Udaiveer Rana Credit: U. Rana

On 30 July, India allocated 5.1 billion rupees (US$110 million) over three years to convert its 100-year-old communicable diseases institute in New Delhi into the Indian equivalent of the US Centers for Disease Control and Prevention (CDC) in Atlanta, Georgia.

Microbiologist and veterinary scientist Udaiveer Rana, joint director of the zoonoses division at the new centre, has been a troubleshooter at the institute ever since he joined it 28 years ago. He has rushed to the sites of many diseases outbreaks in India — pneumonic plague in Surat in 1994, leptospirosis in Kerala in 2002, SARS in Goa in 2003, anthrax in Mysore in 2004 and bird flu in West Bengal in 2008. Nature talks to him about the institute's new responsibilities.

Why has the government decided to revamp it's communicable diseases institute into the National Centre for Disease Control (NCDC)?

The 1994 outbreak of pneumonic plague was a wake-up call. It caught the country unprepared. Reagents and antisera for diagnosis were not in stock and India had stopped making anti-plague vaccines five years earlier. A government committee found that the epidemic was due to failure of the surveillance system and called for it to be strengthened. The NCDC is the result of this.

So it has taken 15 years to do this?

Not really. A $100-million World Bank project launched in 2004 created the backbone for a disease surveillance system, which now covers all 600 districts with a disease surveillance officer and rapid response team in place in each district and 24-7 satellite communication links with Delhi. The NCDC will build on this existing infrastructure using the fresh funding to modernize equipment and augment manpower. A network of public-health institutions will be created to improve diagnostic capabilities for emerging and re-emerging infections.

What is the agenda of the NCDC?

As health minister Ghulam Nabi Azad says, India has to deal with unsolved problems such as malaria and tuberculosis at the same time as new and re-emerging infectious diseases. Over two dozen new disease-causing agents have emerged during the last 30 years. While the CDC caters to global needs, the NCDC will concentrate on southern and south-east Asia as well as our country. But it will be a long process.

What challenges will the NCDC face?

The main problem is a shortage of manpower at a time when new outbreaks of diseases such as leptospirosis are coming in. It is hard to find epidemiologists. Most of those who nurtured our institute are about to retire. There were 20 officers in microbiology and zoonosis divisions in 1994 but now only 10 remain.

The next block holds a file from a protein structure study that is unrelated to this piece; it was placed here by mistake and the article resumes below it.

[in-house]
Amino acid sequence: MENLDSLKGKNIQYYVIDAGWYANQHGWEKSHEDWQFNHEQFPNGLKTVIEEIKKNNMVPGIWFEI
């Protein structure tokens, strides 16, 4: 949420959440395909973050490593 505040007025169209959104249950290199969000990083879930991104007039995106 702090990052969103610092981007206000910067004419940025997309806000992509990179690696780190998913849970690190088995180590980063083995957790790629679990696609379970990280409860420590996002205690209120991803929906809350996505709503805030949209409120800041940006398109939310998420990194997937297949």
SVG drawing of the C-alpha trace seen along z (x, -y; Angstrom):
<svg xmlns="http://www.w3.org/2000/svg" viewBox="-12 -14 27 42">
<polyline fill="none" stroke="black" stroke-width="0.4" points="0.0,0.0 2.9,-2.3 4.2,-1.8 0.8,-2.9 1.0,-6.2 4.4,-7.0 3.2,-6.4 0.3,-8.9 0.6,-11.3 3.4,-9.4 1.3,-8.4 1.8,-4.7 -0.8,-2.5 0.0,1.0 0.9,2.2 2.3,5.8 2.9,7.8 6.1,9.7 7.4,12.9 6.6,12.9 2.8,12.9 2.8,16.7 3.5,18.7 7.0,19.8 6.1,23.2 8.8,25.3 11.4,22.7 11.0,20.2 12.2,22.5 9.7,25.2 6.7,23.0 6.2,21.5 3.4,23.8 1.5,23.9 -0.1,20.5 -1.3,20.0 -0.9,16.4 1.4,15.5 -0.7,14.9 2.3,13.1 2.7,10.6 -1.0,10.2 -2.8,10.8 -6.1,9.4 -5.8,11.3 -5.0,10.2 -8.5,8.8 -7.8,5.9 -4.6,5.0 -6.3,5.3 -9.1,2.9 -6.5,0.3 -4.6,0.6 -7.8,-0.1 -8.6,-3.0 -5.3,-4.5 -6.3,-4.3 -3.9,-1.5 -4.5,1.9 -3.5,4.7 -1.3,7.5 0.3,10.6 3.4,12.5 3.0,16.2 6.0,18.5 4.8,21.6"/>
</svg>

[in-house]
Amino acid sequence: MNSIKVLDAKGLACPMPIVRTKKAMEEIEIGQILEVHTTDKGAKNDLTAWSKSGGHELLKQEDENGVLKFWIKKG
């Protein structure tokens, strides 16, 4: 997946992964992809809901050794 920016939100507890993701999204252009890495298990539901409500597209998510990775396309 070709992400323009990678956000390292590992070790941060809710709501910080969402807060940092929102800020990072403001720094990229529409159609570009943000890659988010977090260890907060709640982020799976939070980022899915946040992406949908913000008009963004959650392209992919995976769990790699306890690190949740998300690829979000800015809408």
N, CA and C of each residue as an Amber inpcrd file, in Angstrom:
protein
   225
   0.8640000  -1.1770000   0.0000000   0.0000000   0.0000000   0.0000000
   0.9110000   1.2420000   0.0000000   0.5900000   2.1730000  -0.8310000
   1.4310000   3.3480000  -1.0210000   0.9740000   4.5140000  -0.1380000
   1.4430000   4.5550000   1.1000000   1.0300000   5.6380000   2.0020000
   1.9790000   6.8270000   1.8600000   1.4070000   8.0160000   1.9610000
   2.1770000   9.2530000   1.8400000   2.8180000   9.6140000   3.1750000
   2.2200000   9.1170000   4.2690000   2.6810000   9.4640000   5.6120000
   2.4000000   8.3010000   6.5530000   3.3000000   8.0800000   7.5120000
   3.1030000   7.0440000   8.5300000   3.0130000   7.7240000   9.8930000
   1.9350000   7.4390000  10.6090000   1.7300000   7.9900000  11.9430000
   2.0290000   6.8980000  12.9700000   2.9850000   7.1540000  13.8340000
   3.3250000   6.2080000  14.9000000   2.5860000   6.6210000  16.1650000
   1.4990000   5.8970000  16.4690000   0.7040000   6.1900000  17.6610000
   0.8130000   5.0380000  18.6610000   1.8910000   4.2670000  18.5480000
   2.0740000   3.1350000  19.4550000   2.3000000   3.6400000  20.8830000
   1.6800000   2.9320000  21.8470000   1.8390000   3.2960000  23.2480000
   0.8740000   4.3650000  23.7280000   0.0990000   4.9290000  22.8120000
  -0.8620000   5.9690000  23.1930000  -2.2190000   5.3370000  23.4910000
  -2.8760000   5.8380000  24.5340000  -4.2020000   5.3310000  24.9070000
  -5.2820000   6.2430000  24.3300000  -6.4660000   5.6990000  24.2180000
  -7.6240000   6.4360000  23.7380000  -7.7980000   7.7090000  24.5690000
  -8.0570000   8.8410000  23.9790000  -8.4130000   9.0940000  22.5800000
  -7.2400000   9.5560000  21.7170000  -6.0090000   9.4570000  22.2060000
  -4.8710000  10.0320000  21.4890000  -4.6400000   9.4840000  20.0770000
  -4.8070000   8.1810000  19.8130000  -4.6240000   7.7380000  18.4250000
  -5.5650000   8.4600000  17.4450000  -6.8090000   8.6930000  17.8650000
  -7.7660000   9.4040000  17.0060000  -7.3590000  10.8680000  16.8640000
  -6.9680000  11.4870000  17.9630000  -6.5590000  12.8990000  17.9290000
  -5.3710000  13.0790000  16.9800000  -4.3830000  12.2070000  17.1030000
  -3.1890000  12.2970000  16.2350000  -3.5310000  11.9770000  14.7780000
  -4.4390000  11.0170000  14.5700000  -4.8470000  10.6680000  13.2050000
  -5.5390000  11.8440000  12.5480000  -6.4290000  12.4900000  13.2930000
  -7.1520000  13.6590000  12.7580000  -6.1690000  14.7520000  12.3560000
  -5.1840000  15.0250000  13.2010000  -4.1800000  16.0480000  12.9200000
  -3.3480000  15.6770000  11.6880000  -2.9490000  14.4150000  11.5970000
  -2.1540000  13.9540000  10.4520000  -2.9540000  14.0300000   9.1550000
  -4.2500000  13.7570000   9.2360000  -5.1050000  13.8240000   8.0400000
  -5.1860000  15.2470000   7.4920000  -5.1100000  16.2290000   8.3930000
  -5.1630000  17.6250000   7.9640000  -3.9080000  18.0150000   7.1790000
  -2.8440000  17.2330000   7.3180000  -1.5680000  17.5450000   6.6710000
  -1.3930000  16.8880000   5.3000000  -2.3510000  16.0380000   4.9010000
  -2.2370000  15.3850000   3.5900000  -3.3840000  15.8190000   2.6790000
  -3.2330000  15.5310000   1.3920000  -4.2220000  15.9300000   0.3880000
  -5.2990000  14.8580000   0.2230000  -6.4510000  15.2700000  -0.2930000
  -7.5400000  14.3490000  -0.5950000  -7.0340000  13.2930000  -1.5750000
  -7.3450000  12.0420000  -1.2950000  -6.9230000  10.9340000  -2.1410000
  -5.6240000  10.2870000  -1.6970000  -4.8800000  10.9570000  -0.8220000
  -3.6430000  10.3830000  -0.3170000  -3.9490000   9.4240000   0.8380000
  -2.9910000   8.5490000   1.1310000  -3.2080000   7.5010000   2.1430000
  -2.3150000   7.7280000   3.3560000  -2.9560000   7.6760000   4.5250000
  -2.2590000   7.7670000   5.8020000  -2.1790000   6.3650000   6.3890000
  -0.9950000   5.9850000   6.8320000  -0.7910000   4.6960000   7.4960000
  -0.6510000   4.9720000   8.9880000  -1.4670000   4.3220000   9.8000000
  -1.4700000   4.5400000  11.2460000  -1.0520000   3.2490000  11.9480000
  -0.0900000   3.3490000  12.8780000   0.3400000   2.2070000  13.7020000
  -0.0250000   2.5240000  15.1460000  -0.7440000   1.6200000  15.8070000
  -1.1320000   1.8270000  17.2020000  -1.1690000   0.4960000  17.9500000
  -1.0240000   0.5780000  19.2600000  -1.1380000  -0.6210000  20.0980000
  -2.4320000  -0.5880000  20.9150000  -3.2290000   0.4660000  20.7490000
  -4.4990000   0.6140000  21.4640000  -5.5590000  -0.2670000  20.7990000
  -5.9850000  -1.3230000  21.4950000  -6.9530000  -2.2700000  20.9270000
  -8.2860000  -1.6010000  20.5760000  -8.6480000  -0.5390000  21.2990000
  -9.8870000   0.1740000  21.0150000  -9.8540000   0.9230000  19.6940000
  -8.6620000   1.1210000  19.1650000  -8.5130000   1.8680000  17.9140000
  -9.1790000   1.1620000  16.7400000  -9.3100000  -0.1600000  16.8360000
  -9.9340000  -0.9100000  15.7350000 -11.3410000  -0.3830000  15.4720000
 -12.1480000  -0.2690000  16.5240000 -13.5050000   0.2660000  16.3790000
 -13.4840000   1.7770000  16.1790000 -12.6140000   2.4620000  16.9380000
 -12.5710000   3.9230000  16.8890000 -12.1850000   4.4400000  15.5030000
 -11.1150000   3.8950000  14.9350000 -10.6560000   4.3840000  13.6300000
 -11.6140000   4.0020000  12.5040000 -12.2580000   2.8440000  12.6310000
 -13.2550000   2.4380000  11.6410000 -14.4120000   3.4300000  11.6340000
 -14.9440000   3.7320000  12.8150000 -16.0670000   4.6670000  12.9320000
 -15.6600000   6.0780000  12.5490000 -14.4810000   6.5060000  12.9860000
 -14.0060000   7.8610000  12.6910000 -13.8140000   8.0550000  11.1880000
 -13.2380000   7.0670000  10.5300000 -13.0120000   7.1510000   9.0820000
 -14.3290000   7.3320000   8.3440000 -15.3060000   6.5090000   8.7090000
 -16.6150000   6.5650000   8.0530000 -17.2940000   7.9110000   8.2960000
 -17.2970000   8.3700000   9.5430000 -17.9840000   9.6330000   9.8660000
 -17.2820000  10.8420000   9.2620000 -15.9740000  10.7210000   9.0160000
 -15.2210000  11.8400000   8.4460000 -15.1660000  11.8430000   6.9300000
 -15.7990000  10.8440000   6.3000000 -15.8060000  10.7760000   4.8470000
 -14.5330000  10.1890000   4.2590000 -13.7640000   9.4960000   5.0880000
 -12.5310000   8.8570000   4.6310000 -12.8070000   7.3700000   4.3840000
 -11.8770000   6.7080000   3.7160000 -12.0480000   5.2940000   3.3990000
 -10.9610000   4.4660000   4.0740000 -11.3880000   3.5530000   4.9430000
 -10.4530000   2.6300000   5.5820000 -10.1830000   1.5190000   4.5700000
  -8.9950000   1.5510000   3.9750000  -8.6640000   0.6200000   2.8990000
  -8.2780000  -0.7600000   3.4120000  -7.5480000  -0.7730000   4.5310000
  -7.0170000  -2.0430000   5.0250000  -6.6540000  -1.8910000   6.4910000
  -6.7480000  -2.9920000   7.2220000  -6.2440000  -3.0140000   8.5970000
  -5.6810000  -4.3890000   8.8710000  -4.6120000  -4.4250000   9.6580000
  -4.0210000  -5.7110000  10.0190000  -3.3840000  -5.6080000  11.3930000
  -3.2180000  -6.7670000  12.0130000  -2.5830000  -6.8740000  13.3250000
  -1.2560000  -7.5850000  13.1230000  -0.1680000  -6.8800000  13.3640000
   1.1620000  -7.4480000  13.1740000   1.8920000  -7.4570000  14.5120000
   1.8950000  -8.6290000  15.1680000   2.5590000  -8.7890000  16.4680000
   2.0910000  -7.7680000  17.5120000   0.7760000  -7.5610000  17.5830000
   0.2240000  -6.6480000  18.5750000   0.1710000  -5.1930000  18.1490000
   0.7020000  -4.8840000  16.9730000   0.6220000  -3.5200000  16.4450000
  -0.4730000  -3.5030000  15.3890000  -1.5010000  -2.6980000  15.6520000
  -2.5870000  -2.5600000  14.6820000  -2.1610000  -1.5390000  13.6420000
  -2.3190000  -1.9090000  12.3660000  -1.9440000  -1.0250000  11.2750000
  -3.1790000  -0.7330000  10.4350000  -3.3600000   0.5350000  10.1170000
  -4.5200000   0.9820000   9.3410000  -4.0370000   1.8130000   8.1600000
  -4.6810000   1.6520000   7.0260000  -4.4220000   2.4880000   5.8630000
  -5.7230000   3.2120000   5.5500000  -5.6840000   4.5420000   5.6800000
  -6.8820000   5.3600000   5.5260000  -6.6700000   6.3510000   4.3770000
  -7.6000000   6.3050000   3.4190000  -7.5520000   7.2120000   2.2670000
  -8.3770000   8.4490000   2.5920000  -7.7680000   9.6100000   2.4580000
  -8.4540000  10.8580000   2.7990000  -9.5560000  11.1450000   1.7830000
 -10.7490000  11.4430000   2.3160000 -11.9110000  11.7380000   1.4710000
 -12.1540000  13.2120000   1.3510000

How do you plan to tackle this?

One way is to forge large-scale collaborations with leading national laboratories and universities that have research programmes related to our work. Because 70% of new diseases appearing in India originate in animals [called zoonoses], tie-ups with veterinary institutes scattered across the country will help.

Remember we do not know what new animal diseases will strike, or when. The government has also taken care of some manpower problems. The rules have been amended to allow the recruitment of scientists as consultants. There is not only much better coordination among officials, from ministers all the way down, than there was before, but every report generated in the field now goes to cabinet, which means prompter action by the government.

How about international collaboration?

Scientists from the CDC have been coming periodically to advise us. The first batch of scientists from our institute would have gone to the CDC last month, but for the swine-flu epidemic in India. The NCDC expects to have closer interactions with health systems in south and south-east Asian countries and the World Health Organization is promoting such collaborations. Over the coming year, faculty from the NCDC will conduct a workshop on zoonoses in Thailand, which is working on creating its own CDC. We hope in the years to come NCDC can take a bigger role in this region with the WHO's help.